Glycophospholipids, popularly known as NT Factors, are fats needed for the structure and function of cellular and mitochondrial membranes. This is where the action of the cell is—communication and transportation that leads to energy and work of the cell. NT Factors participate in repair and support of cellular membrane structure and function. They are useful in the treatment of chronic fatigue and chronic illness associated with fatigue.
A typical dosage range is 500-2000 mg per day.
How to Purchase High-Quality Nutritional Supplements
I’ve spent years vetting companies for the highest quality ingredients and good manufacturing practices. It’s not easy. Even nutritional experts can become befuddled by the complexities of best nutrient formulations, delivery systems, and dosing.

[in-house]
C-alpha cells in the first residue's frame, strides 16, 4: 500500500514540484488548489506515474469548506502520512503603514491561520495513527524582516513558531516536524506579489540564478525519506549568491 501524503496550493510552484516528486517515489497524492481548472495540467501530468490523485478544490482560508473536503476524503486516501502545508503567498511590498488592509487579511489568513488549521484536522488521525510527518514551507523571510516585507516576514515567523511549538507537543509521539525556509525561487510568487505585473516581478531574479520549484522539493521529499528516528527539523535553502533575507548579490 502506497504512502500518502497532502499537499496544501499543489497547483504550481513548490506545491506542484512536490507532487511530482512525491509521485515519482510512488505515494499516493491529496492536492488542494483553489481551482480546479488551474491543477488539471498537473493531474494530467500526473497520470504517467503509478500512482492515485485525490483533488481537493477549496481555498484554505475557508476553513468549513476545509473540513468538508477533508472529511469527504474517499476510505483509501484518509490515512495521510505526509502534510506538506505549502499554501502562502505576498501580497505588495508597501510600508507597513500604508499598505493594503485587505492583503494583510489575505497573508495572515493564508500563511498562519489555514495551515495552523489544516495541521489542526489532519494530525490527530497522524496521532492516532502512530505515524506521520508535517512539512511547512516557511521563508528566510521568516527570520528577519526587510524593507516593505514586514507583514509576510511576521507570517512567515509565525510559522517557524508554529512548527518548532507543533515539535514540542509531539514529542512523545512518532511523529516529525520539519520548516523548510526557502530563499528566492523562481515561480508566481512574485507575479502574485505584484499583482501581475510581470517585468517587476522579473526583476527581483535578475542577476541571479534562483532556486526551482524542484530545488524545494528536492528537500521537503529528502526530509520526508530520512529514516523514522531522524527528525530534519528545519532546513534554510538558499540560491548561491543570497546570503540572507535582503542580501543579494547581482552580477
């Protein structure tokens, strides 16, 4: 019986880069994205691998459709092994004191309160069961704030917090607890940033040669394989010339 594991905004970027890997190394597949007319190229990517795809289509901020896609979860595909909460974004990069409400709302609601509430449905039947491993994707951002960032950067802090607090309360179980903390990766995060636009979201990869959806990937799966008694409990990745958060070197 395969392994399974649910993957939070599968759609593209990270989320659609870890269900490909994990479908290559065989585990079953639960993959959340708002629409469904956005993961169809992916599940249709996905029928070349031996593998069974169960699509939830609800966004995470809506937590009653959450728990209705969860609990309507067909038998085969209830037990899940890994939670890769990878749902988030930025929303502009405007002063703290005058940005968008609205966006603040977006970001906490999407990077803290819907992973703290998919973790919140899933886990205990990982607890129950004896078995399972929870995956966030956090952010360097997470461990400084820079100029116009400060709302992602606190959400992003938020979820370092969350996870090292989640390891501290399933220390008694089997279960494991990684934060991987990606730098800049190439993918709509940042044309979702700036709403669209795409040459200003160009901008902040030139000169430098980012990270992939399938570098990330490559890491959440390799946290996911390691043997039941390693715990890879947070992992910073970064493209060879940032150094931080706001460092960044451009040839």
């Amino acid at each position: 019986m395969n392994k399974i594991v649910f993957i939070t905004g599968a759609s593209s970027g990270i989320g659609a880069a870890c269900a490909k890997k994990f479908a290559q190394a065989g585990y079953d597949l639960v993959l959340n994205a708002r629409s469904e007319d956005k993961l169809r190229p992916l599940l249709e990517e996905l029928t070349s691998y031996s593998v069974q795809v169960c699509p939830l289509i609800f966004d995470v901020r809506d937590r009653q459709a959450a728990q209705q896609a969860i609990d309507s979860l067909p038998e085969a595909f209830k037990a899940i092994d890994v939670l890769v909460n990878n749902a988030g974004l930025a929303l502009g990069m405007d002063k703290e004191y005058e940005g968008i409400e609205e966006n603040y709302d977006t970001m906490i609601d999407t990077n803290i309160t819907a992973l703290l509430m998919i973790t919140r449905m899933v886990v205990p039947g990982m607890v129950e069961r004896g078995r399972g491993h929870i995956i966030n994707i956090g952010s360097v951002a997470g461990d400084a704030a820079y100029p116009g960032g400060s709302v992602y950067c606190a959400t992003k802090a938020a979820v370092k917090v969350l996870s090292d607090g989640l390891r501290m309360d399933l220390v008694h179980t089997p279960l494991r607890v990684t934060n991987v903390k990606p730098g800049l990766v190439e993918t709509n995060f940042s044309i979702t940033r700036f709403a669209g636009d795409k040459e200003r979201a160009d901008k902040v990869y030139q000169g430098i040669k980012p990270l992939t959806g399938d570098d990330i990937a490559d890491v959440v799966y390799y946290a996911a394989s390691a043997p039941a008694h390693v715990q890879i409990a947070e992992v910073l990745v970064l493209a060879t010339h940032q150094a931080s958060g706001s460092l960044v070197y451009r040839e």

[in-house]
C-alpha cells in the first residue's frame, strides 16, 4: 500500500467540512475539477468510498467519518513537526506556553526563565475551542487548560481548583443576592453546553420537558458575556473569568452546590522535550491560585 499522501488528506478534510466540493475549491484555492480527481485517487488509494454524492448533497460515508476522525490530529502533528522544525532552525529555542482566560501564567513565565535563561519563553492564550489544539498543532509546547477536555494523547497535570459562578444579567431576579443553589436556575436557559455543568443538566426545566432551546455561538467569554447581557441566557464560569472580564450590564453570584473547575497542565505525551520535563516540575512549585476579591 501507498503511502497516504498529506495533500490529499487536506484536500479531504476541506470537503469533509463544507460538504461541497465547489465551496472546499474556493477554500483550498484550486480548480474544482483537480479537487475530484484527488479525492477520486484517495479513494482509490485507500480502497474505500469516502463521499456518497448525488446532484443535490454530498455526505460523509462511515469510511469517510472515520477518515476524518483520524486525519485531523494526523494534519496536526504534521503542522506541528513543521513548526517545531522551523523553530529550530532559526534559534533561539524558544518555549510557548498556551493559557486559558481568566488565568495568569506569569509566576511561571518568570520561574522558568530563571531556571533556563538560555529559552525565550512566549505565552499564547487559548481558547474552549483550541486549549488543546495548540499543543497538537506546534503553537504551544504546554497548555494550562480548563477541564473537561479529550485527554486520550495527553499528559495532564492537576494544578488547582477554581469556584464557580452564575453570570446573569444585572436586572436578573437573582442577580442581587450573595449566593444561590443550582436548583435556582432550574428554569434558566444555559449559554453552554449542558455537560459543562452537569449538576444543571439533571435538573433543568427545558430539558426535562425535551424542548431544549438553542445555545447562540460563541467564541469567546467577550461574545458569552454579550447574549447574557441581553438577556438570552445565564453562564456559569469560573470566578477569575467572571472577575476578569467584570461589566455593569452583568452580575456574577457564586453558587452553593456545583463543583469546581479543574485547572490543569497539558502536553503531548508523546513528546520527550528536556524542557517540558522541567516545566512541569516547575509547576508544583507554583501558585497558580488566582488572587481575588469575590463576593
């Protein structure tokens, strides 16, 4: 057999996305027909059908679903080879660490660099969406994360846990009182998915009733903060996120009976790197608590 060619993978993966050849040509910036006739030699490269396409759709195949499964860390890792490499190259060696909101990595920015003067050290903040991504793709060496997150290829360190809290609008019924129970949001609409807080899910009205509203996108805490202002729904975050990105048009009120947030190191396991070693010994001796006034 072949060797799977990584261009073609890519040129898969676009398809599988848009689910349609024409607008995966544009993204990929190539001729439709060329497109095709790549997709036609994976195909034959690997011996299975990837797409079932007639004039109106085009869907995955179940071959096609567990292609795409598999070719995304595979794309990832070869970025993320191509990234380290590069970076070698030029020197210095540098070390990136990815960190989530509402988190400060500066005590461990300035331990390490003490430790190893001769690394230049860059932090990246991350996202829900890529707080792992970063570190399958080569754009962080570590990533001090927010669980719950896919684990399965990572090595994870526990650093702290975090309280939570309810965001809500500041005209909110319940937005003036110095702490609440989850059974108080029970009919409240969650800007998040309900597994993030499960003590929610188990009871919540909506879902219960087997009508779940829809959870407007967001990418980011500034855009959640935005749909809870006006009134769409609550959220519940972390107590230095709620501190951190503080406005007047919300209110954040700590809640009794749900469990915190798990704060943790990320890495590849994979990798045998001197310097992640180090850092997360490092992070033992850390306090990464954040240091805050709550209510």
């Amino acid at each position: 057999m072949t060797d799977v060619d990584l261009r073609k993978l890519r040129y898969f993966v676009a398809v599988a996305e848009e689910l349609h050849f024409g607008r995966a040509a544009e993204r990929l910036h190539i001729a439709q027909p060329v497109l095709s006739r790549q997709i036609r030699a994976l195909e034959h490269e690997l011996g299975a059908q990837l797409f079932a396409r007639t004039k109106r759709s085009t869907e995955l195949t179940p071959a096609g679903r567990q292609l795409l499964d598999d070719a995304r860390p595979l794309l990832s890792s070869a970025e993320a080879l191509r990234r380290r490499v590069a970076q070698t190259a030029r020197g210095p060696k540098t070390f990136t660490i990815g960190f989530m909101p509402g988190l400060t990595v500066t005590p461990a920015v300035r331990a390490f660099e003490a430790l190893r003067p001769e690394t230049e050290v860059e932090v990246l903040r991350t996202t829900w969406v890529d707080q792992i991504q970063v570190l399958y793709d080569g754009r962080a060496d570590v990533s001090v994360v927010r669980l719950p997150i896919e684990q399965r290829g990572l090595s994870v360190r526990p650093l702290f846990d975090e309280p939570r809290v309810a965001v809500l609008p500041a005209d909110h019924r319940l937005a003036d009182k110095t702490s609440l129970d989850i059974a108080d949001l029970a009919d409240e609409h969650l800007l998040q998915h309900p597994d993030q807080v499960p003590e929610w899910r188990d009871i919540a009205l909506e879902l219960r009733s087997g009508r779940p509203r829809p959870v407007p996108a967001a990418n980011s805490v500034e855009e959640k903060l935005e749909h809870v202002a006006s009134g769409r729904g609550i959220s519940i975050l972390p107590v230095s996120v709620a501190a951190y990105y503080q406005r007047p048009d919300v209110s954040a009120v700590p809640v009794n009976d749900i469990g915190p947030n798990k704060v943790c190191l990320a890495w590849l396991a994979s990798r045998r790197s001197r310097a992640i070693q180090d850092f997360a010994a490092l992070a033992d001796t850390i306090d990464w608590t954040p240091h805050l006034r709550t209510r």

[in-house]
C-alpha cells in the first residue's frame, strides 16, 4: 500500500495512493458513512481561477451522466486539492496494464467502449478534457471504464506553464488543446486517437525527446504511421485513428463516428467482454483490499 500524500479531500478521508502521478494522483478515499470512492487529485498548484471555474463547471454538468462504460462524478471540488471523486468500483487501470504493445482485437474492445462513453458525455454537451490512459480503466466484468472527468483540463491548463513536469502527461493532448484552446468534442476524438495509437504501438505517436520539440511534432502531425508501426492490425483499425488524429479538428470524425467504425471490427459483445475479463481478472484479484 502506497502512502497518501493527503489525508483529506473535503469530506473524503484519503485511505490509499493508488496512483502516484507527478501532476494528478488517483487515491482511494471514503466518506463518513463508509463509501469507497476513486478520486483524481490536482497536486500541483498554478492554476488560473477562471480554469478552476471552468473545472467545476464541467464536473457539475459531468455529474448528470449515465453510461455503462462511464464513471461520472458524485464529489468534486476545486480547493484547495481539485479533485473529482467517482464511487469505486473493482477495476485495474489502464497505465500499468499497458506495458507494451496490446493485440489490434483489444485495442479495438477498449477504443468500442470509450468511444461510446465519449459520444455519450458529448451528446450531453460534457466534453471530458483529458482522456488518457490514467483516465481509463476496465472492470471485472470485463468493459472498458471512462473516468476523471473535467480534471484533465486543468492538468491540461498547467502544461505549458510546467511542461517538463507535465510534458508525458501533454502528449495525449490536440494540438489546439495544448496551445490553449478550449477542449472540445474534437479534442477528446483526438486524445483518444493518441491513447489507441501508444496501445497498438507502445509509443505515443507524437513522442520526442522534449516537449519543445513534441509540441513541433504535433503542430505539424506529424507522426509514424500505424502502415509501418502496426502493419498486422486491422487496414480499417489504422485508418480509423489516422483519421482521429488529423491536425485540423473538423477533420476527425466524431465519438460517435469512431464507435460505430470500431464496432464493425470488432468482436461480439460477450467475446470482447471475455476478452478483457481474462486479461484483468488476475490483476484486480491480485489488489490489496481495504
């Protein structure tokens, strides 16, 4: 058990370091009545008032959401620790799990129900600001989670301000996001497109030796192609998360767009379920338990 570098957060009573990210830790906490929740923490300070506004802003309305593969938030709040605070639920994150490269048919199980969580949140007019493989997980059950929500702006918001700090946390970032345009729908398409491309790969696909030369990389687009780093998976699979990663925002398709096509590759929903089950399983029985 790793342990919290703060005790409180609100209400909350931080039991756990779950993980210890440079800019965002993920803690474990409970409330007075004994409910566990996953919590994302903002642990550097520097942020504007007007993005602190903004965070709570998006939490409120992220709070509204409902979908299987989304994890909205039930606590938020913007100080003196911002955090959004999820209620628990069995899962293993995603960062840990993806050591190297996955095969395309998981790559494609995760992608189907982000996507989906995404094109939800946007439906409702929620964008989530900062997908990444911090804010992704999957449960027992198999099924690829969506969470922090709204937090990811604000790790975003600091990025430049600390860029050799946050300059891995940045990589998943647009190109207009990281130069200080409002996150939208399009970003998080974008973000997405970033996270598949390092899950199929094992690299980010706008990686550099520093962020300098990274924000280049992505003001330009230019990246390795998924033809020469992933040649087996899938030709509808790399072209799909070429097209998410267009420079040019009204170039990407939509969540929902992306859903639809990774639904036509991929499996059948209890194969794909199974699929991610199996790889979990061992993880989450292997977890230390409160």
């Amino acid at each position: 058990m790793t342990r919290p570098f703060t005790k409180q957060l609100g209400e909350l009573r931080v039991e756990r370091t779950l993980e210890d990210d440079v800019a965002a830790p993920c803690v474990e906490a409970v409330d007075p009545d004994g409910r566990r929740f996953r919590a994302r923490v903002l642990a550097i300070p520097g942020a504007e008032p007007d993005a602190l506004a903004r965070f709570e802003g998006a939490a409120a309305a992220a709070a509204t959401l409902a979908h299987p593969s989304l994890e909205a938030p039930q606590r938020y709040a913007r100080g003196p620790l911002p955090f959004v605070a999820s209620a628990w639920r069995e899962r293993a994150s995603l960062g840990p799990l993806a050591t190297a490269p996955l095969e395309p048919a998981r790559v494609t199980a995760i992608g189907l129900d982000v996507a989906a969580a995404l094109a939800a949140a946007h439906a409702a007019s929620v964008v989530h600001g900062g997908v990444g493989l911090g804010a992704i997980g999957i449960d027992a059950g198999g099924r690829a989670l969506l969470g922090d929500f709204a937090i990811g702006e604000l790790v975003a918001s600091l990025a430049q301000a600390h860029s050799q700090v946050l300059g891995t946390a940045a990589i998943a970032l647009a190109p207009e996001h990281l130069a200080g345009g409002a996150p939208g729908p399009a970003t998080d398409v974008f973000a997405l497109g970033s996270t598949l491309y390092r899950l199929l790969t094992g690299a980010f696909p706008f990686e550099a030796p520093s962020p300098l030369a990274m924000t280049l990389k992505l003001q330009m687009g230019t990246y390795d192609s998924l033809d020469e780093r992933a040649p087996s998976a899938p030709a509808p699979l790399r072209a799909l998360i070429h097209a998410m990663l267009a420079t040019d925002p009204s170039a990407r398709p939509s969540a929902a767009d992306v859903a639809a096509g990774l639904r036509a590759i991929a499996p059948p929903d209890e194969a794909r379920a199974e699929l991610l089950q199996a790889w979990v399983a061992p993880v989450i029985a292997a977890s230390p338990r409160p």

I’ll list my favorite companies for you (I do not receive financial compensation for this—I just love and trust them with my clients, family, and myself!). These can be purchased through your Functional Medicine healthcare provider.
Please avoid purchasing nutritional supplements from large retailers or third-party on-line sources. In these settings it is impossible to vet standards for the handling and treatment of these products after they’ve left the carefully controlled environment of the manufacturer. Nutrients are fragile and must be temperature-controlled and used within a strict time period. Purchase through your healthcare provider or directly from the companies listed to insure quality and potency.
World’s Healthiest Foods. Encyclopedic reference for the health benefits and nutritional profiles of common healthy foods.
Sabu M Chacko, et al. Beneficial Effects of Green Tea: A Literature Review. Chin Med. 2010.